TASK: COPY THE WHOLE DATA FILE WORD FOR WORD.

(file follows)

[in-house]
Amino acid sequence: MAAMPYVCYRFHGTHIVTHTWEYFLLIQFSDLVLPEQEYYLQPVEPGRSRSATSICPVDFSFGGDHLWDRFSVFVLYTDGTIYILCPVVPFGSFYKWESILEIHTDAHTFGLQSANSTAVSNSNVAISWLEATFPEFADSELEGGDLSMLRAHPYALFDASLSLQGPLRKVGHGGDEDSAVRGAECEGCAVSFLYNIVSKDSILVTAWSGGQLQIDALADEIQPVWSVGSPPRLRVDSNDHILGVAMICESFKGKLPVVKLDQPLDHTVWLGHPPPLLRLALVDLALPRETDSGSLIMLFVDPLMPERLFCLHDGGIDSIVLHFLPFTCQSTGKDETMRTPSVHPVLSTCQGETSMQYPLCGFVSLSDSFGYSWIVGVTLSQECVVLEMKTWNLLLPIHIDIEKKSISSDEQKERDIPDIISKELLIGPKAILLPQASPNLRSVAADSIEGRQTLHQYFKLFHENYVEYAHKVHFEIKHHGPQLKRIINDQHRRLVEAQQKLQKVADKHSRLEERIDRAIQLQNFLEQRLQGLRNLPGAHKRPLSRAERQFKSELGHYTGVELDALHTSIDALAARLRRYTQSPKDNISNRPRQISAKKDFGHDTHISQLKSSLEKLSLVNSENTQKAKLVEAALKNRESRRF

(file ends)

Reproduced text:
[in-house]
Amino acid sequence: MAAMPYVCYRFHGTHIVTHTWEYFLLIQFSDLVLPEQEYYLQPVEPGRSRSATSICPVDFSFGGDHLWDRFSVFVLYTDGTIYILCPVVPFGSFYKWESILEIHTDAHTFGLQSANSTAVSNSNVAISWLEATFPEFADSELEGGDLSMLRAHPYALFDASLSLQGPLRKVGHGGDEDSAVRGAECEGCAVSFLYNIVSKDSILVTAWSGGQLQIDALADEIQPVWSVGSPPRLRVDSNDHILGVAMICESFKGKLPVVKLDQPLDHTVWLGHPPPLLRLALVDLALPRETDSGSLIMLFVDPLMPERLFCLHDGGIDSIVLHFLPFTCQSTGKDETMRTPSVHPVLSTCQGETSMQYPLCGFVSLSDSFGYSWIVGVTLSQECVVLEMKTWNLLLPIHIDIEKKSISSDEQKERDIPDIISKELLIGPKAILLPQASPNLRSVAADSIEGRQTLHQYFKLFHENYVEYAHKVHFEIKHHGPQLKRIINDQHRRLVEAQQKLQKVADKHSRLEERIDRAIQLQNFLEQRLQGLRNLPGAHKRPLSRAERQFKSELGHYTGVELDALHTSIDALAARLRRYTQSPKDNISNRPRQISAKKDFGHDTHISQLKSSLEKLSLVNSENTQKAKLVEAALKNRESRRF